The following instructions are maintained by community contributors and describe the installation inside an environment not supported by the diaspora* team.
Due to the nature of these installations, diaspora* might not work, have some limitations, or encounter unexpected issues. The diaspora* team might not be able to help you with troubleshooting your installation. Proceed at your own risk.Please check our official installation guides for information on how to install diaspora* inside a supported environment.
You can create an account for Ninefold, an easy-to-deploy Rails hosting service here.
Step 1: Fork Diaspora and clone your fork to your local machine. It will take a few minutes.
Step 2: Navigate to your new folder and open it with the editor of your choice.
Step 3: Diaspora currently runs on ruby version 2.0.0-p451. You want to make sure .ruby-version file is set to 2.0.0-p451. Using a ruby version manager, like RVM, or RBENV you can be sure your local version is set to the right version of Ruby. Check the Github repo to be certain which Ruby version you should be running.
Step 4: You will need to switch the gemfile.lock to Postgres.
$ DB=postgres bundle $ git add Gemfile.lock $ git commit -m "switch Gemfile.lock to pg exclusively"
Step 5: Make changes to diaspora.yml.example.
The creators of Diaspora have done a wonderful job documenting exactly what you need with their comments in the file. There are a lot of things that need your attention but here are the key ones for your initial deployment on Ninefold:
server: ## Section ## The port on which the appserver should listen port: 3000
## The environment in which the server should be started by default. rails_environment: 'production'
## General settings settings: ## Section
## The name of your pod displayed in various locations, ## including the header. pod_name: "Ninefold"
## Set this to false to prevent people from signing up for your pod ## without an invitation. Note that this needs to be true even for ## the first registration (you). enable_registrations: true
Ninefold uses Ubuntu on the virtual machine your app is deployed to.
## Debian, Ubuntu, Archlinux, Gentoo (package ca-certificates) certificate_authorities: '/etc/ssl/certs/ca-certificates.crt'
Ninefold sets the url of Redis in an environment variable `REDIS_URL`. Set the `redis` setting to this so that Diaspora processes background jobs.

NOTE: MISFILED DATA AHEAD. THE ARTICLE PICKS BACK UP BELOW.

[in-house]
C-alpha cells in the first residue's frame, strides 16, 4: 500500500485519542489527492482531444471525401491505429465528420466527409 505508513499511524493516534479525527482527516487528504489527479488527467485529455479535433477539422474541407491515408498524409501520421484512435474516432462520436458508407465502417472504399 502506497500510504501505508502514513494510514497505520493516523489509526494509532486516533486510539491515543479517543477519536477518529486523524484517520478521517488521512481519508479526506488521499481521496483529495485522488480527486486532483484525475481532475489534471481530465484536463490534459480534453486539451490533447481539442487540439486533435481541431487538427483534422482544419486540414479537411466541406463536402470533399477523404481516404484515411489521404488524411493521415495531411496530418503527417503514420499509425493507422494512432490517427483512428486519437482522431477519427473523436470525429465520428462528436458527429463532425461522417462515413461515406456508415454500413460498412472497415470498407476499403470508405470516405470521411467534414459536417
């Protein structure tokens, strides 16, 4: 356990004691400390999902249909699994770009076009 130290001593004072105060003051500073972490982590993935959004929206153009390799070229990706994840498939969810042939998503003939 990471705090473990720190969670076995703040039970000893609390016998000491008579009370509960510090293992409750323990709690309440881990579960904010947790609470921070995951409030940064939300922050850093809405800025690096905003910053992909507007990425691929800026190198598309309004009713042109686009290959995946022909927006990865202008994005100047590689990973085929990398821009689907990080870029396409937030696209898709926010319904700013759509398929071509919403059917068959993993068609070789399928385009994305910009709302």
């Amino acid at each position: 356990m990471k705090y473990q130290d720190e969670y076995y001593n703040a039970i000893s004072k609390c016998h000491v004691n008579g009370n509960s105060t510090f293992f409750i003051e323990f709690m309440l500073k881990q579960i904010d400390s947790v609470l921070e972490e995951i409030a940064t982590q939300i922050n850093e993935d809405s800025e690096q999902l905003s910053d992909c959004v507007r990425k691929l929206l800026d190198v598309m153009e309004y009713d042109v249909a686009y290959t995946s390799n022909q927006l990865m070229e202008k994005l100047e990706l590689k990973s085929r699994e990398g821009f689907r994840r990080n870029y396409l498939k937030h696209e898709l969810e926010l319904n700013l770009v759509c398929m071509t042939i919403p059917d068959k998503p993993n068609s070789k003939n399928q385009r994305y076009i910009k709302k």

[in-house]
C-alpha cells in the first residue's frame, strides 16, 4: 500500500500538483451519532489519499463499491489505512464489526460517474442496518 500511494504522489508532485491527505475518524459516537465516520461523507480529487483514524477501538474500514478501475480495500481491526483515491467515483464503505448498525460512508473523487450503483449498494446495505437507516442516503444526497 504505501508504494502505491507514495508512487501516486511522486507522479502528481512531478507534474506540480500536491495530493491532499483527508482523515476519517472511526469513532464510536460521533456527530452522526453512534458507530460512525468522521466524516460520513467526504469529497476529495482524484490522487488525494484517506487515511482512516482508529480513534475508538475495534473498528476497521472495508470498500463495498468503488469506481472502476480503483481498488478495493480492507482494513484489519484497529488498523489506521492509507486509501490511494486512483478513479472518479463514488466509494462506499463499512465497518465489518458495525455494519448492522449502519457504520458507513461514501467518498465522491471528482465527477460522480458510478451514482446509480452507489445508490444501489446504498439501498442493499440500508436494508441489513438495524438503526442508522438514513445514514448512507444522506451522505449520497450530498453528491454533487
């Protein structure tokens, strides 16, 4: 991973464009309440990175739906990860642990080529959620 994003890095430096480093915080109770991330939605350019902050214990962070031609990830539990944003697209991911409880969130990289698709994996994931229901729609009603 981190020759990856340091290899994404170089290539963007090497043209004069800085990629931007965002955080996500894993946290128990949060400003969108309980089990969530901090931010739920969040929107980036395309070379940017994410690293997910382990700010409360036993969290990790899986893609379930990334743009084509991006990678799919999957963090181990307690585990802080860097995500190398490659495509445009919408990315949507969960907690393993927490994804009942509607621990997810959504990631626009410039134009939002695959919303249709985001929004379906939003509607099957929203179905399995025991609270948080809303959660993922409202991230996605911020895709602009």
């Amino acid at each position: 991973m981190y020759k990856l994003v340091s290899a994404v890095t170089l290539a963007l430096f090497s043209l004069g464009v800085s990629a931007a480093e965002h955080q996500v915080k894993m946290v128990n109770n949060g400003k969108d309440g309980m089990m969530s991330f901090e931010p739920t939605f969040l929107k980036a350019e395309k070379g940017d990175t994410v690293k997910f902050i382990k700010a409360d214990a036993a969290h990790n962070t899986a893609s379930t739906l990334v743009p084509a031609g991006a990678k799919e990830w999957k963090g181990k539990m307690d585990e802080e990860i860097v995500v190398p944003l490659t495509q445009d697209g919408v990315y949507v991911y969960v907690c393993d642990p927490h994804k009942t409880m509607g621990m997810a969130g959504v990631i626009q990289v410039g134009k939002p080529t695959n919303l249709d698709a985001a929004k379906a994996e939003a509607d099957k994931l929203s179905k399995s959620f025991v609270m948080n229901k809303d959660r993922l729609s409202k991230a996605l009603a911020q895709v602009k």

## URL for a remote Redis (default=localhost)
## Don't forget to restrict IP access if you uncomment these! redis:ENV['REDIS_URL']
Note: Make sure you are putting in your sensitive variables, like s3, in this format ENV['S3_SECRET']. Open a separate text file and add your actual secret keys into it. These will come into play when you deploy on to Ninefold. Warning: don’t EVER keep this file in your git repo.
Diaspora will give you a .foreman file that will conflict with Ninefold. Please find the .foreman file in your app (it will be one of the items in the root directory) and rename it to .foreman.example.
Step 6: Create a database.yml in the config directory.
Since Ninefold loves (and supports PostgreSQL), here is a recommended setup for your database.yml. You want to start by creating a copy of the Diaspora provided database.yml.example and uncommenting the Postgres line and commenting the MySQL line.
#<<: *mysql <<: *postgres
Note: You technically don’t need a database.yml file to run in production with Ninefold but if you want to test locally (please do), you’ll need it.
Step 7: As we always suggest at Ninefold, give your Diaspora Pod a go by running
$ RAILS_ENV=production rails s
If you see your pod on localhost, you are ready to deploy.
Step 8: Commit your changes back up to your forked repo. Let’s deploy to Ninefold!
Step 9: Follow the instructions on how to deploy an app on Ninefold. We recommend that you separate your DB on to a separate server so you can easily scale your pod. Remember that text file of your secret keys? Make sure to add those into your environmental variables in Step 4 (remember: keep those safe vs. ever adding to your repo).
Step 10: Also in Step 4, you will need to add a line in your “After Migrations’ window during deployment so Ninefold can read all of the wonderful configuration you made in your diaspora.yml.example.
mv config/diaspora.yml.example config/diaspora.yml
Step 11: One tricky thing: your first deploy is going to fail. This is because you need to enable self signed SSL for your Diaspora pod. You do this by going into Ninefold app, click on the app, choosing Configuration, enable SSL and choose Use a self-signed certificate. Trigger a redeploy.
Now you’re all set to customize your pod with whatever you’d like. Ninefold's Rails Support Engineers will be available via ticketing and chat should you need assistance.